No More Waiting: New Smart Extensions, Apps Make Home Automation a Reality | 赛普拉斯半导体
No More Waiting: New Smart Extensions, Apps Make Home Automation a Reality
LAS VEGAS — For some time, home automation technology has been a compelling, albeit undercooked, proposition that was mostly out of grasp for everyday homeowners.
But as the technology moves away from discrete devices and more toward tapping the connectivity powers in the devices we already own, that perception is starting to change.
At the International Consumer Electronics Show, home automation was the main topic at a media event where Broadcom had a presence. At a panel hosted by iDevices LLC, Broadcom’s Brian Bedrosian, senior director of product marketing, Wireless Connectivity Combos, moderated a chat with key players.
At Broadcom, there’s a lot of excitement around the Internet of Things. It’s estimated that the number of smart devices is expected to reach 50 billion by 2020 and early products are giving consumers a look at how the next wave of technologies will bring home automation to life.
Connectivity is what everyone is craving these days, and, as Chris Allen, Chief Executive of iDevices told the panel attendees:
“The more things we connect, the more powerful the Internet of Things becomes.”
Broadcom technologies help connect products like iDevices’ new Switch, a HomeKit-enabled smart plug, and technologies such as Schlage’s Sense as well as Chamberlain’s “Notifi” application, all of which add a new level of convenience and security to the connected home.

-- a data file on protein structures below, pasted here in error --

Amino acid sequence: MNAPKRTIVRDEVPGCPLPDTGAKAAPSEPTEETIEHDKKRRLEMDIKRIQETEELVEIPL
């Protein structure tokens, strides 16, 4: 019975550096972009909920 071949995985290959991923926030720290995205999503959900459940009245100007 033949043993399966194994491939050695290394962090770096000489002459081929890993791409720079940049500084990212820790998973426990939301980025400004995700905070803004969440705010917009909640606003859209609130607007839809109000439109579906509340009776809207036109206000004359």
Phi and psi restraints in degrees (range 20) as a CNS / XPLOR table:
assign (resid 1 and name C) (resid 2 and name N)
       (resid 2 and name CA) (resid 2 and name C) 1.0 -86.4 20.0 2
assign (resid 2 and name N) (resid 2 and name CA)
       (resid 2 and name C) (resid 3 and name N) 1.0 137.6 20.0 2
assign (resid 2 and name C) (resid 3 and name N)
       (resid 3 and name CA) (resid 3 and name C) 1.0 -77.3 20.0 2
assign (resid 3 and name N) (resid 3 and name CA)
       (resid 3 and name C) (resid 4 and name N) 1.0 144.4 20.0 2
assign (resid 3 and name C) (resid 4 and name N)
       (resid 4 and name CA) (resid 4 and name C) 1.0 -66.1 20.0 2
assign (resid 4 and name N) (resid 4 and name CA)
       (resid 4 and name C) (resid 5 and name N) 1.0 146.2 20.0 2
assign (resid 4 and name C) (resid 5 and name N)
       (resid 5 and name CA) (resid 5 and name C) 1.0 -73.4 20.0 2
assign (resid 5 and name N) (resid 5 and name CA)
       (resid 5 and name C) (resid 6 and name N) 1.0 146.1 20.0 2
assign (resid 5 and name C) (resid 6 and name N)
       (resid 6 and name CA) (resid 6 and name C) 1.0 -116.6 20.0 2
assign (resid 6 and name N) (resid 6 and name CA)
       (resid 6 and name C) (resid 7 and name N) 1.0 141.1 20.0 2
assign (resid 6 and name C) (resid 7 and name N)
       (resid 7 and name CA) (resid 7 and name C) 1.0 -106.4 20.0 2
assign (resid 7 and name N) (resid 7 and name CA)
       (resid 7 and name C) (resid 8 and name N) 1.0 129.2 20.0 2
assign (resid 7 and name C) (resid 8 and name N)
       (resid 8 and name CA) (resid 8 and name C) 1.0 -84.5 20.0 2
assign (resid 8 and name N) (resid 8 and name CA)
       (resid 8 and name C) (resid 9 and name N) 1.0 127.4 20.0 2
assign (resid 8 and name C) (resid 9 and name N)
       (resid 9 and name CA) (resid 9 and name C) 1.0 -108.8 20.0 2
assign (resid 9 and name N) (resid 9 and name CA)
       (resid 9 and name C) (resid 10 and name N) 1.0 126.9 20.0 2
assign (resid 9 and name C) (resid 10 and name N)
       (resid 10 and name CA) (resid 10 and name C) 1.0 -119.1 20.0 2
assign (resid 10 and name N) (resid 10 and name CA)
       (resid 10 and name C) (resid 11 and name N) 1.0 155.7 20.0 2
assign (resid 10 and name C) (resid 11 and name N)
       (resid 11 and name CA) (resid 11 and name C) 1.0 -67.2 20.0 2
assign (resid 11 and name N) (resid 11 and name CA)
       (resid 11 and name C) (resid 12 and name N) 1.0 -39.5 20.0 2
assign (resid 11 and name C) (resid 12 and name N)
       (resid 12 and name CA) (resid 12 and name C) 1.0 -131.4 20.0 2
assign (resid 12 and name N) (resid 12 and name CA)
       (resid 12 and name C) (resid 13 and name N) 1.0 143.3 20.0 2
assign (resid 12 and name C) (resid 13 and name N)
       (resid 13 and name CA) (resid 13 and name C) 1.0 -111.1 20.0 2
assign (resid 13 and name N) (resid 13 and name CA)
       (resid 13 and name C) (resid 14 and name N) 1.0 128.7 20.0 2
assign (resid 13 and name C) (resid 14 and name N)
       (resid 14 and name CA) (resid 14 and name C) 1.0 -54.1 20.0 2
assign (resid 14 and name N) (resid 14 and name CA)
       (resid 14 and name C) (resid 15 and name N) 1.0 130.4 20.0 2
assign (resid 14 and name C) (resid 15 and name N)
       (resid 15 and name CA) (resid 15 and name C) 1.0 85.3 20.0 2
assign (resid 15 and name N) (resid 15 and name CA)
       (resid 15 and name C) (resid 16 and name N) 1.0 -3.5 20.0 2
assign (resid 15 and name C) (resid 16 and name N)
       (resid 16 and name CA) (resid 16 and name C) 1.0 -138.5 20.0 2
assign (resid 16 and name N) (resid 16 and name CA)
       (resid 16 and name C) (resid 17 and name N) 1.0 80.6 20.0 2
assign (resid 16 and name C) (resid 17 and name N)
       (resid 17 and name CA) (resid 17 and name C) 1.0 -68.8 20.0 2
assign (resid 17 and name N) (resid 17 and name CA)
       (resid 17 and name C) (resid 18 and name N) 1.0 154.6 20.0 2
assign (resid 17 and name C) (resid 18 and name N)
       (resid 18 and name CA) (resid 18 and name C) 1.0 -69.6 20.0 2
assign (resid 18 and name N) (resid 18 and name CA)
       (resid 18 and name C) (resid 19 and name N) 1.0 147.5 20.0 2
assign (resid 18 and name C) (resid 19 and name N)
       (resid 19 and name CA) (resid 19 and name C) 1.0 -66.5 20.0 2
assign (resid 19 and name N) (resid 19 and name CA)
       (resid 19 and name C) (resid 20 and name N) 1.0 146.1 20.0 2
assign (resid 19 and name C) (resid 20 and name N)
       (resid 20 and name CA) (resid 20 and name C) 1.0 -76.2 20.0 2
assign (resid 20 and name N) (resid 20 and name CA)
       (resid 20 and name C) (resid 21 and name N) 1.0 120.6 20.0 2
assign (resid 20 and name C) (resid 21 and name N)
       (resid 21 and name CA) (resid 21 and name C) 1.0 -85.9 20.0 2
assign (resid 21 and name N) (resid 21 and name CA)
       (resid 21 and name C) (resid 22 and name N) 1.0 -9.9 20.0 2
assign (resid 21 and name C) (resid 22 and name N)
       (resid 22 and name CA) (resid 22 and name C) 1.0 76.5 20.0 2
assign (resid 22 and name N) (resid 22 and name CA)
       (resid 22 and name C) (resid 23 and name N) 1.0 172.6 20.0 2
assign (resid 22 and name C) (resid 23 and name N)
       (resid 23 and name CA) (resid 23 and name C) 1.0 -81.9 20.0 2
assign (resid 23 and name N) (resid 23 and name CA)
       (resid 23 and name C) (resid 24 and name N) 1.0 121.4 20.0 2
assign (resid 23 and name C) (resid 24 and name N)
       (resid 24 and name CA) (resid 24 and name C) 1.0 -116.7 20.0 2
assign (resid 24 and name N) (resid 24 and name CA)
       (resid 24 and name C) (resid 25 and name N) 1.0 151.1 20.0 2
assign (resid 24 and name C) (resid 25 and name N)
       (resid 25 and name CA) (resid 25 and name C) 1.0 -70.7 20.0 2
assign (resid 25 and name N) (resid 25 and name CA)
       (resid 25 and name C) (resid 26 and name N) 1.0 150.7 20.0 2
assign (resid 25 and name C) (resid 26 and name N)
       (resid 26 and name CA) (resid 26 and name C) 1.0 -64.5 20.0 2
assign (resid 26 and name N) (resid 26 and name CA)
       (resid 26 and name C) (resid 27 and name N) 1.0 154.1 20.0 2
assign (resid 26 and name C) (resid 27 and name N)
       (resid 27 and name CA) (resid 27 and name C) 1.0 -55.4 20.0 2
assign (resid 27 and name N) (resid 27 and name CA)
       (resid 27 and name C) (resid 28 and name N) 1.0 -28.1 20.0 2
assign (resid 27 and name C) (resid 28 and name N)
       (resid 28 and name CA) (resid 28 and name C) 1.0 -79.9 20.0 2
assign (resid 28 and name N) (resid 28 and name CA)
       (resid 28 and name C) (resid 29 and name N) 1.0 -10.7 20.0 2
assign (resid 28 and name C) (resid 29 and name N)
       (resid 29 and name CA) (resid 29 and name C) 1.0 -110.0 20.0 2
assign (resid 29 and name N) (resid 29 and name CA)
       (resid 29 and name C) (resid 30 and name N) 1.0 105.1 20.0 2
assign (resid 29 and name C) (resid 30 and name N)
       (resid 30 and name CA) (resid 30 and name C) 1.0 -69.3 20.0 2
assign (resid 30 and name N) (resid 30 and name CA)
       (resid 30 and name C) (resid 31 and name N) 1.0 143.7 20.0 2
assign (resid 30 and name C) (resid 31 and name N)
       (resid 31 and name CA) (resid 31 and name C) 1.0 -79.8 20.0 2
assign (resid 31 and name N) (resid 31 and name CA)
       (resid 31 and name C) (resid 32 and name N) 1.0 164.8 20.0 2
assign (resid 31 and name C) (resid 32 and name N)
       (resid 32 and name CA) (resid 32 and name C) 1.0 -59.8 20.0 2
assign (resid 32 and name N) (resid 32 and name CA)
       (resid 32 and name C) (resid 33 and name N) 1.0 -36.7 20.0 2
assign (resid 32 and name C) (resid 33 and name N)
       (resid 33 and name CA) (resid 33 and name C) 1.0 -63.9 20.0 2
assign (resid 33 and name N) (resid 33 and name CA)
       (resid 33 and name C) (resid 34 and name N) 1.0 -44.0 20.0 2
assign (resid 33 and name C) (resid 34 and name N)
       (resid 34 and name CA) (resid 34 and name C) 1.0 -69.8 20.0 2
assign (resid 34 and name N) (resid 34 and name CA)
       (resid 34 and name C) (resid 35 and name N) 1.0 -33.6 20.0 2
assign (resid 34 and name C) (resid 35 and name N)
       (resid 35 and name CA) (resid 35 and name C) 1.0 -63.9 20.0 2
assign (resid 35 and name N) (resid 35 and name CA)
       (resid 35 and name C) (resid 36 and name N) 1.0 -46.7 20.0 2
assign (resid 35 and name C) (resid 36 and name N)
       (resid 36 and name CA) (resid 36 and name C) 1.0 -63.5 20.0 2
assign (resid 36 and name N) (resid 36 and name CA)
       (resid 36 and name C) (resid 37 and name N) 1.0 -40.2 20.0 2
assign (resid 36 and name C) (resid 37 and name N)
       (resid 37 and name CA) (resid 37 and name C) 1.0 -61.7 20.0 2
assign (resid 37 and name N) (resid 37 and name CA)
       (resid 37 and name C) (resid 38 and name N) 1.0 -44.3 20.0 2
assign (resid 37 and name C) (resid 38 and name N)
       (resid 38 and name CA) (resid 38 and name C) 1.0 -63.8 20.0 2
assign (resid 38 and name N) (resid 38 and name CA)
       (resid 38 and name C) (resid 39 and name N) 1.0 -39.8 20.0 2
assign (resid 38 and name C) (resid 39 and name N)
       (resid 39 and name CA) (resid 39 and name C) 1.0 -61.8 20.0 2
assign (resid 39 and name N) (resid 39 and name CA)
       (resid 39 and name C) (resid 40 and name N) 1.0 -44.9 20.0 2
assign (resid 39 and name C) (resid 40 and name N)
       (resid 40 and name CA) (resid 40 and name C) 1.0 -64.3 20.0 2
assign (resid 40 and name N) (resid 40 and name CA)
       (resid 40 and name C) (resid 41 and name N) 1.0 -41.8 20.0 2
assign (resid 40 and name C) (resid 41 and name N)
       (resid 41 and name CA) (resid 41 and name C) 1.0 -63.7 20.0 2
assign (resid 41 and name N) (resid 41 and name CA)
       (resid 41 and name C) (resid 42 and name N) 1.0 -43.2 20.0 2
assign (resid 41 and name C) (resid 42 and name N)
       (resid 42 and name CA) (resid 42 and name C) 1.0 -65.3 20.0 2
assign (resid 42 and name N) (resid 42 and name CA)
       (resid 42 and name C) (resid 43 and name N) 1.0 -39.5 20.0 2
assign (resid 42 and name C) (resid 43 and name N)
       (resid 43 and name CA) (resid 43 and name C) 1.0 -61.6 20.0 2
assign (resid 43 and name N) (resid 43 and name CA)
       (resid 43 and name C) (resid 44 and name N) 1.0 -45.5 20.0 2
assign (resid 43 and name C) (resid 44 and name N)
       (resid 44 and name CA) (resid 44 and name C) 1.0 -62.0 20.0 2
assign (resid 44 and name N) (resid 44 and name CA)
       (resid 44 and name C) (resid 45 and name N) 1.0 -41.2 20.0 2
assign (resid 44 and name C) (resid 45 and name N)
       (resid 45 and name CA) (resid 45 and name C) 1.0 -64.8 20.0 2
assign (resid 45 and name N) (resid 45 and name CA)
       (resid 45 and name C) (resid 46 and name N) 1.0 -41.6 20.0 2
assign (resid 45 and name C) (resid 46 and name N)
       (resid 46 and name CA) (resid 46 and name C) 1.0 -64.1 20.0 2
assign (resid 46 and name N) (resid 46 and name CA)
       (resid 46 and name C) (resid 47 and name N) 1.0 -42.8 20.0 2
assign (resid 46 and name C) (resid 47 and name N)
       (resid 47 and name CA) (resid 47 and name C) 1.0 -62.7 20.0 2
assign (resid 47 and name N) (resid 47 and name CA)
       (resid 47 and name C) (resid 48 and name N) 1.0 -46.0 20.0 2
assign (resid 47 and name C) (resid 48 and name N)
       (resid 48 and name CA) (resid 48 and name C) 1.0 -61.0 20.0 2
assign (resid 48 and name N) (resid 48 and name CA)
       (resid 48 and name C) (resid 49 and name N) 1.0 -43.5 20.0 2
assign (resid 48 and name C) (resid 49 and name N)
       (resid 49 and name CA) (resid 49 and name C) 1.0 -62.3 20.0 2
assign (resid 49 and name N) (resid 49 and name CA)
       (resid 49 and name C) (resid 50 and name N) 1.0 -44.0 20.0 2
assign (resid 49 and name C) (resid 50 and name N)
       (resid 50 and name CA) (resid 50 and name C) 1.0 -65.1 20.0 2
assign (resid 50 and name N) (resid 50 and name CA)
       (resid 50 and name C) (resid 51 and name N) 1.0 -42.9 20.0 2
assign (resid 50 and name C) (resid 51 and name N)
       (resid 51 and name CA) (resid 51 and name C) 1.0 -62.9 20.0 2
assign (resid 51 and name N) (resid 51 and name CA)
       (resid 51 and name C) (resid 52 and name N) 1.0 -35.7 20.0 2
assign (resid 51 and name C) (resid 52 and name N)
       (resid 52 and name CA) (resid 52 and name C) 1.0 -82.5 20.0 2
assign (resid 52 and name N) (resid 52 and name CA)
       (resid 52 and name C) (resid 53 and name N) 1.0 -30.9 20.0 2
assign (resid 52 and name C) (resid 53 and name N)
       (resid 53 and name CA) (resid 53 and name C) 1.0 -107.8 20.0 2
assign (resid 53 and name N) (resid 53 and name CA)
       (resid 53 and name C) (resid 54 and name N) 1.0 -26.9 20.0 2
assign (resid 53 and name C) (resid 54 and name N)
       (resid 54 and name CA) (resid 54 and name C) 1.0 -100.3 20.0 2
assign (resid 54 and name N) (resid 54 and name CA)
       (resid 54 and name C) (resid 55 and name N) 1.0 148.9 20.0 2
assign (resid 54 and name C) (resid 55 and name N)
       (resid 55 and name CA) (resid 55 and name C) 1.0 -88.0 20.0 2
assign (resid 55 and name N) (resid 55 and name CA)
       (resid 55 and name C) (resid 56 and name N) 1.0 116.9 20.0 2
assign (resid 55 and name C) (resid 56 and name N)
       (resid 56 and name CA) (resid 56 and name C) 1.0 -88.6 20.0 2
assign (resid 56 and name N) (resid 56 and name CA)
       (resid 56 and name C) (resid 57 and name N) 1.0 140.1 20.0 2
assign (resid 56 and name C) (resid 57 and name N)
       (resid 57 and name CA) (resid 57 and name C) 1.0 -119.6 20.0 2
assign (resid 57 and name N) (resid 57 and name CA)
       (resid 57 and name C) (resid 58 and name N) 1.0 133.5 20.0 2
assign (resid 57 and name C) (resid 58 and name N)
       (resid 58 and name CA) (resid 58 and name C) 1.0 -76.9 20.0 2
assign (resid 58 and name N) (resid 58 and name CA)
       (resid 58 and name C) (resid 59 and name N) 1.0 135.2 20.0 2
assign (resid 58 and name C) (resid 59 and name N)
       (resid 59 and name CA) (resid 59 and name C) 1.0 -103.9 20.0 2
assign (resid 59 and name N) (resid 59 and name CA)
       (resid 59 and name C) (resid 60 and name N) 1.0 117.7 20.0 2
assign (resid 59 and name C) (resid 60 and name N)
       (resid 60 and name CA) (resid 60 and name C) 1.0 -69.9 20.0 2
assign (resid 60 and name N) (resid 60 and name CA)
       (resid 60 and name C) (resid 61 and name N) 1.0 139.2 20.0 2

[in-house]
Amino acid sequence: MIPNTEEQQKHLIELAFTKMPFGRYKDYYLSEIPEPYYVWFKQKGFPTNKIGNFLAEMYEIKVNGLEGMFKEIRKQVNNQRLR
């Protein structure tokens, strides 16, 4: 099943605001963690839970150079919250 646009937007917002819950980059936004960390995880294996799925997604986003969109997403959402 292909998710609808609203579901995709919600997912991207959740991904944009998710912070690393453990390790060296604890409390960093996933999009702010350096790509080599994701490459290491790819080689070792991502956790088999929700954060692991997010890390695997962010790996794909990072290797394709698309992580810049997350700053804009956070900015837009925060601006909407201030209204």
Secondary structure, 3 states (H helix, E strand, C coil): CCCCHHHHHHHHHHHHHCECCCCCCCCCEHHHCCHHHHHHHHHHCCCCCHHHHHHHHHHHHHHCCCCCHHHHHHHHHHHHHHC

With its Wi-Fi chips, Broadcom fills an important need in making the interplay between the smartphone, home, and Internet of Things a functional reality.
About the size of two small toy blocks placed side-by-side, the Switch by iDevices plugs into any power outlet and enables the user to control any electronic device with one of Apple’s popular iOS 8 gadgets. Among its other features are remote control, timer and notifications for other residents of the home activity.
For example, lights, coffee makers and everything in between can be engaged by voice or the tap of an app. Anything with a plug can be made smarter, Allen said. “We enliven products that are otherwise dead.”
Units are expected to head to retail markets later this year, according to CNET. And since no central hub is required, the Wi-Fi and Bluetooth-enabled plugs are all that are needed to make home automation and residential intelligence a reality, Allen said.
For instance, iDevices’ Switch can act as a bridge for new voice activated “talk to unlock” smart locks launching this summer from Schlage, according to Rob Martens, a Schlage executive.
Dubbed Schlage Sense, the phone app makes keyless entries and exits easy, informed and secure, according to Martens.
“We think the Internet of Things is ready now,” Martens said. “Once consumers receive their first text notification from their opened door or no longer need a key to go on a run, we know they’ll seek and demand even more automation products.”
Take garage door openers, for example. They typically last 15 years or more, according to Corey Sorice, ?vice president of marketing, Connected Products and eCommerce, at Chamberlain.
But with the “Chamberlain Notify” extension coming later this year, existing garage doors can be upgraded and educated to alert you if your child came home (or not) at night. For parents and homeowners, that’s persuasive intel.
“Home automation is more than just turning things on or off,” Sorice said. “It’s more powerful than open and close. When connected, products likes Chamberlain Notify provide meaningful information about the comings and goings of loved ones to people’s homes.”
Use cases like that make Broadcom’s Bedrosian “very excited for the Internet of Things.”
Sure, the Internet of Things is still in its infancy and these sorts of products are still finding their way into the mainstream. “But bigger names are getting involved this year to drive awareness and accessibility, and make the technology a mainstream reality,” Allen said.